For more than four decades Ronnie Hawkins was a fixture on the Ontario music scene. The Arkansas-born Hawkins formed a band called the Hawks in his home state and toured with them, but by 1958 he came to Ontario and started playing rooms like the Grange Tavern in Hamilton, where Conway Twitty had found success. In the early 1960’s Ontario Liquor laws left the issue of allowing nightclubs up to the municipalities and many Ontario cities started opening clubs, creating a surplus of musical gigs for performers like Ray Hutchison, Ray Smith (another transplanted Rockabilly singer from the US), Charlie Eckstein, some fake Drifters and Platters groups and many others—but Hawkins was the king of them all, performing in a circuit that included Windsor, Chatham, London and Toronto. In Toronto Hawkins took over the second floor of the Coq d’or Tavern on Yonge street and renamed it the Hawk’s Nest and performed in engagements that sometimes went on for months at a time. He is best Known for mentoring the backup group that went on to be the Band, backing Bob Dylan, but he also worked with many other performers including Rick Bell and John Till (who left to join Janis Joplin’s band in L.A.), all the original members of Crowbar, blues singer King Biscuit Boy, Larry Gowan and David Foster.
Of money Hawkins once said, “I spent ninety percent of my money on wine, women and song and just wasted the other ten percent.” Growing up in Chatham I remember his Rolls Royce parked outside the William Pitt Hotel, were the band played the Turf Room. Later, during an inconclusive sojourn at Western University where I was studying undergraduate journalism, the campus paper the Gazette, assigned me to do a feature interview with Hawkins who was performing at Campbells—a London rock joint. It was my very first foray into the craft and wildly unsuccessful. A photographer and I arrived before Hawkins’ first set. He was very hospitable and showed us to a good table. Hawkins’s favoured drink at that time was a double Hennessy’s brandy with a beer chaser. “Drinks are on me, boys,” he said. And so we followed suit, taking his lead with the brandy and beer. He returned to our table between each set and we continued to enjoy his hospitality. The rest is a blank. I believe I asked him if he knew Bob Dylan. When it came time to do the story, I had no notes and not much memory of the evening. It would be more than a decade before I returned to journalism.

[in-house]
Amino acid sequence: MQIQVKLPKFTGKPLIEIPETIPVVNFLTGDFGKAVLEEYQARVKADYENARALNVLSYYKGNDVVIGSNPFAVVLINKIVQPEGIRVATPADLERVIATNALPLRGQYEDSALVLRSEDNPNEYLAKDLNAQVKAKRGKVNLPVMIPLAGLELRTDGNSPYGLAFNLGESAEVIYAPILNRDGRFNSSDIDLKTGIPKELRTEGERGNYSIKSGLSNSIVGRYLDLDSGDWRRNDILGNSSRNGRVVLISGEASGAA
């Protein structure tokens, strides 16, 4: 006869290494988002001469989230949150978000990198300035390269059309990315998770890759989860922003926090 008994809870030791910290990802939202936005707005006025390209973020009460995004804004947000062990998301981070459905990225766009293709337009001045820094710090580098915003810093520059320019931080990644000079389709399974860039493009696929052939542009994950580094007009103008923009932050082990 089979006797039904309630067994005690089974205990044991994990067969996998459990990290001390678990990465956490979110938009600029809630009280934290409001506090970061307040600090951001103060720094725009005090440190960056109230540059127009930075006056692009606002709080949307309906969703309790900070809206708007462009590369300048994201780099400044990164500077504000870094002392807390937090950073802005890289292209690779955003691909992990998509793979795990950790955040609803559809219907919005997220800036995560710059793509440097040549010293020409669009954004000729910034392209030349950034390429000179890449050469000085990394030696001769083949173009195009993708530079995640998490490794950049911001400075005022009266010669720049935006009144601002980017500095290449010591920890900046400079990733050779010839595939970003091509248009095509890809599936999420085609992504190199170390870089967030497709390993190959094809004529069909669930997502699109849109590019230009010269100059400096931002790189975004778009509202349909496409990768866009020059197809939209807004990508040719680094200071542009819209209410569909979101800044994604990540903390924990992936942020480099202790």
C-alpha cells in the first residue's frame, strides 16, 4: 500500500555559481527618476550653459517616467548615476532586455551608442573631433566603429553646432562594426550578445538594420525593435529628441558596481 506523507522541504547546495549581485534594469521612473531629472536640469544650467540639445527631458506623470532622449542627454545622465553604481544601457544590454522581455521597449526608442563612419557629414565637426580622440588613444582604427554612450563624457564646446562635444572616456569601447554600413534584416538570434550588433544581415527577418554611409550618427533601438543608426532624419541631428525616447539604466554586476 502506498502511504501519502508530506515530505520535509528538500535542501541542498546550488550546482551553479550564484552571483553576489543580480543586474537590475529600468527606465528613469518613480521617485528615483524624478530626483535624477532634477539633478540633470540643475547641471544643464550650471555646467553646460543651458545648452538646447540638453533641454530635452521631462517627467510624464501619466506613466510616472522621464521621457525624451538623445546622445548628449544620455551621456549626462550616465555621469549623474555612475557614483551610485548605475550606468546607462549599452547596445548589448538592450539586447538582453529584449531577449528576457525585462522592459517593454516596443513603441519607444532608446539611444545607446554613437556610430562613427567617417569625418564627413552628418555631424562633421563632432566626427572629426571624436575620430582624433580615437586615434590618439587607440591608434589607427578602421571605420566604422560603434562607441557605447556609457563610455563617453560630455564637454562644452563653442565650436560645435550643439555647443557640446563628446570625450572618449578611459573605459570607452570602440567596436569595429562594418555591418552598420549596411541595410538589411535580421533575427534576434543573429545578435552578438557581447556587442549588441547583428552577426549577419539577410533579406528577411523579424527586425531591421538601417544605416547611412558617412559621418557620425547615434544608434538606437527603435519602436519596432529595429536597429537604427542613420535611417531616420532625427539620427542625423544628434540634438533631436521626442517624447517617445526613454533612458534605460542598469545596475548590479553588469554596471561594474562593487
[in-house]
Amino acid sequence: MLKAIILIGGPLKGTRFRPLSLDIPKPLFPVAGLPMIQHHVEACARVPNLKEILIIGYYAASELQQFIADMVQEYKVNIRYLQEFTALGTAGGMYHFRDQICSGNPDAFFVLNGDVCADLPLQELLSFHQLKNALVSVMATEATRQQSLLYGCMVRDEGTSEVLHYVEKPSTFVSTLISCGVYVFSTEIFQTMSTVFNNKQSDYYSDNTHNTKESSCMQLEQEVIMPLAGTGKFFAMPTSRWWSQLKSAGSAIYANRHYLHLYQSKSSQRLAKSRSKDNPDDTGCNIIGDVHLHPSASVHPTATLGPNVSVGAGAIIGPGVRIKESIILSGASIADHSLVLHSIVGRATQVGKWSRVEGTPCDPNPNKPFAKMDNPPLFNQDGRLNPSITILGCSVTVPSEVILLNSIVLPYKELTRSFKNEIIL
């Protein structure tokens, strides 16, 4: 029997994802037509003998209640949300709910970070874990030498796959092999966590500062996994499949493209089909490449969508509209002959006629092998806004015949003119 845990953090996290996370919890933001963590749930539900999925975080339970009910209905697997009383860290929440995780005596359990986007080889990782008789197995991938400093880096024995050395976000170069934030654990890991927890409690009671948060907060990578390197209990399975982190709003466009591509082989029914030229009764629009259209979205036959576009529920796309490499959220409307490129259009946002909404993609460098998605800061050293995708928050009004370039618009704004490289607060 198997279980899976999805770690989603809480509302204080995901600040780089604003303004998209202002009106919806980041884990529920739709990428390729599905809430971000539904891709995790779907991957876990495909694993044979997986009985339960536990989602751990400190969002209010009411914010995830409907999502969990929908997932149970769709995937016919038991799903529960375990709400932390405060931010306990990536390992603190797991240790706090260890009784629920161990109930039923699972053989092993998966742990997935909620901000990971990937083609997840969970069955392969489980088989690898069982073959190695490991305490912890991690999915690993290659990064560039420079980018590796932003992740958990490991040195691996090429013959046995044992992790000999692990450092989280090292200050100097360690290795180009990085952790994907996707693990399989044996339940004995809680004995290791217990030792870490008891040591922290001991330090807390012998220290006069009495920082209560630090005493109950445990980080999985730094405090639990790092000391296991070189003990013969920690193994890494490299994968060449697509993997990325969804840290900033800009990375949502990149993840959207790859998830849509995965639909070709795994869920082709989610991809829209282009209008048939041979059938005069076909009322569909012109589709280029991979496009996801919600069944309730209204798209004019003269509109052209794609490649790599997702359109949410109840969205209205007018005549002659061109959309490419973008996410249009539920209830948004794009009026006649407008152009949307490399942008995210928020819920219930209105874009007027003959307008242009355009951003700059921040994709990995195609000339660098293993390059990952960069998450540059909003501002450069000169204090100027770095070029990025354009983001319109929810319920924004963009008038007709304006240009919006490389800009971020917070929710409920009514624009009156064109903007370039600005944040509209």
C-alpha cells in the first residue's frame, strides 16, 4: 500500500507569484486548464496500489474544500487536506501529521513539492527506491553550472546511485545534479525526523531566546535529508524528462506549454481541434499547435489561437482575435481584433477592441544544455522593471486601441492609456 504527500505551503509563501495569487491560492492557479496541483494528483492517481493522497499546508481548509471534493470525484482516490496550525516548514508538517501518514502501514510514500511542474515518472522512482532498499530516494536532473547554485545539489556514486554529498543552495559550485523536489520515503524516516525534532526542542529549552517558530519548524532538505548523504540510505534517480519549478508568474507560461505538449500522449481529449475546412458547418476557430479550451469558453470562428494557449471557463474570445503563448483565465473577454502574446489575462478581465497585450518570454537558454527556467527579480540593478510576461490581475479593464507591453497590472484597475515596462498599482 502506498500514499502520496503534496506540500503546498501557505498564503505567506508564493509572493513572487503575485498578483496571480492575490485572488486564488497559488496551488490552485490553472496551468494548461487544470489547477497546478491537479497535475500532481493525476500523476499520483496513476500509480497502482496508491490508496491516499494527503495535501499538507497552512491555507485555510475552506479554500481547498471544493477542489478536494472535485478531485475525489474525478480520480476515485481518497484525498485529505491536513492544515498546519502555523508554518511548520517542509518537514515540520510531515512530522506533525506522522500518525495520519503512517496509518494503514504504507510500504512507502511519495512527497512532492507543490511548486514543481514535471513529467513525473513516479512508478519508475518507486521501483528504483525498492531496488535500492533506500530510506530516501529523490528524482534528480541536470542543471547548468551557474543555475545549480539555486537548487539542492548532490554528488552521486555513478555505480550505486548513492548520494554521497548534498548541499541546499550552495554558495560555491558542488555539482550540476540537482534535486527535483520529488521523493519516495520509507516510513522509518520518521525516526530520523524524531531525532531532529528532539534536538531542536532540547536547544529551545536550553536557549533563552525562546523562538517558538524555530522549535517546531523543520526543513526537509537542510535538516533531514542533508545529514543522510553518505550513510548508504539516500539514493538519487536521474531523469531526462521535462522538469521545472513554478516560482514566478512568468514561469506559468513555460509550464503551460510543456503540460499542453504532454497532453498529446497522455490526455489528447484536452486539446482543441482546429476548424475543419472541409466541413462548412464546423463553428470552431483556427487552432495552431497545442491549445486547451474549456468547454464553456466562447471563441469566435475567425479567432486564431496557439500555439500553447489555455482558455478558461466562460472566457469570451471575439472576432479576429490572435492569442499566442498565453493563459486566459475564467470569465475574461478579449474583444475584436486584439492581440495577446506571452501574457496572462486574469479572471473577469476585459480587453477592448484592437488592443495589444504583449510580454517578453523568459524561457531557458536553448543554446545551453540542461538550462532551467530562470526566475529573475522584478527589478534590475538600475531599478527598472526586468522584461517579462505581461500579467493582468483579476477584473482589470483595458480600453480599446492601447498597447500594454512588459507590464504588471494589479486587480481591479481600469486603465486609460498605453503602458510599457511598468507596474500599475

At CHCH in the 1980’s Hawkins, who was in and out of Hamilton on a fairly regular basis, would pop up in various news stories from time to time. He was always approachable and good for a quote. People still talk about the time he played a halftime show at a Ticats game and thanked the show sponsor DEE FASCO. When fellow Arkansan William Jefferson Clinton became President of the United States, he invited Hawkins to the Inauguration. We at CHCH piggy-backed on the opportunity and arranged for a camera crew and a video link and Hawkins became our red-carpet reporter. Those were the days when newsrooms had budgets.
Ronnie Hawkins was still doing 150 dates a year when he was in his 60’s. While he had left the US at a young age, he still managed to place a couple of recordings on the Billboard charts for Roulette Records, with “Forty Days” and Mary Lou”–both in the top 100 but well out of the top 10. According to the website Torontoist, Morris Levy, head of Roulette Records, was effusive with praise. “Ronnie was the one,” Levy claimed. “He moved better than Elvis, he looked better than Elvis and sang better than Elvis, but he left for Canada when he was on the verge of universal acclaim. He just vanished.” Hawkins did a version of Bo Diddley’s “Who Do You Love” featuring a screaming guitar solo by Robbie Robertson for Roulette. He also cut a nice version of “The Old Man Came Home From the Forest,” written by his buddy Gordon Lightfoot. On May 2, 2013, Hawkins was made an Honorary Officer of the Order of Canada. He was invested on May 7, 2014. The citation read:
“For his contributions to the development of the music industry in Canada, as a rock and roll musician, and for his support of charitable causes. For more than 50 years, musician Ronnie Hawkins has demonstrated a strong devotion to Canada’s music industry. Often referred to as the “father of Canadian rock n’ roll”, he was a key player in the 1960s rock scene, with his band The Hawks serving as a launching pad for a host of Canadian musicians. In addition to producing scores of singles and albums, he has performed in support of many charitable causes, notably the Peterborough Flood Relief and the Schizophrenia Society of Ontario.”
Ronnie Hawkins was 87 when he died Sunday after a battle with pancreatic cancer.